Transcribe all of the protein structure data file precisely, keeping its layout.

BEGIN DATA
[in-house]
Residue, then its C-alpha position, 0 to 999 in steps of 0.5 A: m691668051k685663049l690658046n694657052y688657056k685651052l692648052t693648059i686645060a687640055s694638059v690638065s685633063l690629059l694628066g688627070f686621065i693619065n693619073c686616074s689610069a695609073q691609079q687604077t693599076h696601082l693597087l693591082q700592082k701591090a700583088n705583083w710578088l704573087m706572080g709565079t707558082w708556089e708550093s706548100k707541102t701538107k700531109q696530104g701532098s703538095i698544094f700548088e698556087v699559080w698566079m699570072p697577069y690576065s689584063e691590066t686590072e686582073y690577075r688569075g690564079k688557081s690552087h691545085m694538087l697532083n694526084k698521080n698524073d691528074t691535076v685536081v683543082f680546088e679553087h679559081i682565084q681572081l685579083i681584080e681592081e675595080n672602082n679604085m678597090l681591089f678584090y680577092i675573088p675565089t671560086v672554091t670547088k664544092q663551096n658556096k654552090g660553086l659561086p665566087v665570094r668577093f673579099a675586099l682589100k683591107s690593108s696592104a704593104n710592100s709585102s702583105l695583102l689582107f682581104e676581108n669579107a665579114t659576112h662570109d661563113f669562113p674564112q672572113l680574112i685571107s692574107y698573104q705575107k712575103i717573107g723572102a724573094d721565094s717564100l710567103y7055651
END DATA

[in-house]
Residue, then its C-alpha position, 0 to 999 in steps of 0.5 A: m691668051k685663049l690658046n694657052y688657056k685651052l692648052t693648059i686645060a687640055s694638059v690638065s685633063l690629059l694628066g688627070f686621065i693619065n693619073c686616074s689610069a695609073q691609079q687604077t693599076h696601082l693597087l693591082q700592082k701591090a700583088n705583083w710578088l704573087m706572080g709565079t707558082w708556089e708550093s706548100k707541102t701538107k700531109q696530104g701532098s703538095i698544094f700548088e698556087v699559080w698566079m699570072p697577069y690576065s689584063e691590066t686590072e686582073y690577075r688569075g690564079k688557081s690552087h691545085m694538087l697532083n694526084k698521080n698524073d691528074t691535076v685536081v683543082f680546088e679553087h679559081i682565084q681572081l685579083i681584080e681592081e675595080n672602082n679604085m678597090l681591089f678584090y680577092i675573088p675565089t671560086v672554091t670547088k664544092q663551096n658556096k654552090g660553086l659561086p665566087v665570094r668577093f673579099a675586099l682589100k683591107s690593108s696592104a704593104n710592100s709585102s702583105l695583102l689582107f682581104e676581108n669579107a665579114t659576112h662570109d661563113f669562113p674564112q672572113l680574112i685571107s692574107y698573104q705575107k712575103i717573107g723572102a724573094d721565094s717564100l710567103y7055651